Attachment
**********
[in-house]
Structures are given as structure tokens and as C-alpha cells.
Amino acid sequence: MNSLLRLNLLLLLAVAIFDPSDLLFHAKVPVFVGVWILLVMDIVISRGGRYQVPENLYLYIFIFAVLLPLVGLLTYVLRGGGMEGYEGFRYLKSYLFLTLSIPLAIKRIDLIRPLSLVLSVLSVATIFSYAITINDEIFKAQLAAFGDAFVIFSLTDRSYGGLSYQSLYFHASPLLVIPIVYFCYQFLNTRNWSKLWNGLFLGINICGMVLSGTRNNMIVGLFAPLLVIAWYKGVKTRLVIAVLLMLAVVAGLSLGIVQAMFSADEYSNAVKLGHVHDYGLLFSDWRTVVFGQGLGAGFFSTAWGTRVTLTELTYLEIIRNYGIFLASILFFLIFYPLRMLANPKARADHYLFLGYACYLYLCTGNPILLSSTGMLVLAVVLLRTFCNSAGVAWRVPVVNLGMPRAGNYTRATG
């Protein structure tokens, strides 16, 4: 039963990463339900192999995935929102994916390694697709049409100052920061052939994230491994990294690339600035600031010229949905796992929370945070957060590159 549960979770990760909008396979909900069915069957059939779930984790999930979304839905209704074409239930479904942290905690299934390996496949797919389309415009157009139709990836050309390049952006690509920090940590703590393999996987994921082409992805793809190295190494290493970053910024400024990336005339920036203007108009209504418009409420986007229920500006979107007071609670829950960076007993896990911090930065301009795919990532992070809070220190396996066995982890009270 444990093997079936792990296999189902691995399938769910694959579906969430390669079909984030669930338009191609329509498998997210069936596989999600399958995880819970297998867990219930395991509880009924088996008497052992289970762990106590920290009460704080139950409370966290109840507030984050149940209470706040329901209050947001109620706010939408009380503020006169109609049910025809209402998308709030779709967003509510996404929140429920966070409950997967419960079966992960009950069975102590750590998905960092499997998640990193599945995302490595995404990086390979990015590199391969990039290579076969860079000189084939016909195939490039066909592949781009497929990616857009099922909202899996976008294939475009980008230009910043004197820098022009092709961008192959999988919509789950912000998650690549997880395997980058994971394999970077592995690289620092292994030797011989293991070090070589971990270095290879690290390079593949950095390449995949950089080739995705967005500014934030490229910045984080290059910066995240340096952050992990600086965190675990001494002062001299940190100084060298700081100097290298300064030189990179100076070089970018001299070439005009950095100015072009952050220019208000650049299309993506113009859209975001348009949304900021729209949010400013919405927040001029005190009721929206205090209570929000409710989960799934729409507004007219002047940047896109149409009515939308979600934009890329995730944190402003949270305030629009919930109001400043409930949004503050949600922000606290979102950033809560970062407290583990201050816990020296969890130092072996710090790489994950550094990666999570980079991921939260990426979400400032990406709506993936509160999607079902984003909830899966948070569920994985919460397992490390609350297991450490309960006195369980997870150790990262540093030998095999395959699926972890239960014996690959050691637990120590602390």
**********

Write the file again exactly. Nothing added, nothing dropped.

[in-house]
Structures are given as structure tokens and as C-alpha cells.
Amino acid sequence: MNSLLRLNLLLLLAVAIFDPSDLLFHAKVPVFVGVWILLVMDIVISRGGRYQVPENLYLYIFIFAVLLPLVGLLTYVLRGGGMEGYEGFRYLKSYLFLTLSIPLAIKRIDLIRPLSLVLSVLSVATIFSYAITINDEIFKAQLAAFGDAFVIFSLTDRSYGGLSYQSLYFHASPLLVIPIVYFCYQFLNTRNWSKLWNGLFLGINICGMVLSGTRNNMIVGLFAPLLVIAWYKGVKTRLVIAVLLMLAVVAGLSLGIVQAMFSADEYSNAVKLGHVHDYGLLFSDWRTVVFGQGLGAGFFSTAWGTRVTLTELTYLEIIRNYGIFLASILFFLIFYPLRMLANPKARADHYLFLGYACYLYLCTGNPILLSSTGMLVLAVVLLRTFCNSAGVAWRVPVVNLGMPRAGNYTRATG
């Protein structure tokens, strides 16, 4: 039963990463339900192999995935929102994916390694697709049409100052920061052939994230491994990294690339600035600031010229949905796992929370945070957060590159 549960979770990760909008396979909900069915069957059939779930984790999930979304839905209704074409239930479904942290905690299934390996496949797919389309415009157009139709990836050309390049952006690509920090940590703590393999996987994921082409992805793809190295190494290493970053910024400024990336005339920036203007108009209504418009409420986007229920500006979107007071609670829950960076007993896990911090930065301009795919990532992070809070220190396996066995982890009270 444990093997079936792990296999189902691995399938769910694959579906969430390669079909984030669930338009191609329509498998997210069936596989999600399958995880819970297998867990219930395991509880009924088996008497052992289970762990106590920290009460704080139950409370966290109840507030984050149940209470706040329901209050947001109620706010939408009380503020006169109609049910025809209402998308709030779709967003509510996404929140429920966070409950997967419960079966992960009950069975102590750590998905960092499997998640990193599945995302490595995404990086390979990015590199391969990039290579076969860079000189084939016909195939490039066909592949781009497929990616857009099922909202899996976008294939475009980008230009910043004197820098022009092709961008192959999988919509789950912000998650690549997880395997980058994971394999970077592995690289620092292994030797011989293991070090070589971990270095290879690290390079593949950095390449995949950089080739995705967005500014934030490229910045984080290059910066995240340096952050992990600086965190675990001494002062001299940190100084060298700081100097290298300064030189990179100076070089970018001299070439005009950095100015072009952050220019208000650049299309993506113009859209975001348009949304900021729209949010400013919405927040001029005190009721929206205090209570929000409710989960799934729409507004007219002047940047896109149409009515939308979600934009890329995730944190402003949270305030629009919930109001400043409930949004503050949600922000606290979102950033809560970062407290583990201050816990020296969890130092072996710090790489994950550094990666999570980079991921939260990426979400400032990406709506993936509160999607079902984003909830899966948070569920994985919460397992490390609350297991450490309960006195369980997870150790990262540093030998095999395959699926972890239960014996690959050691637990120590602390």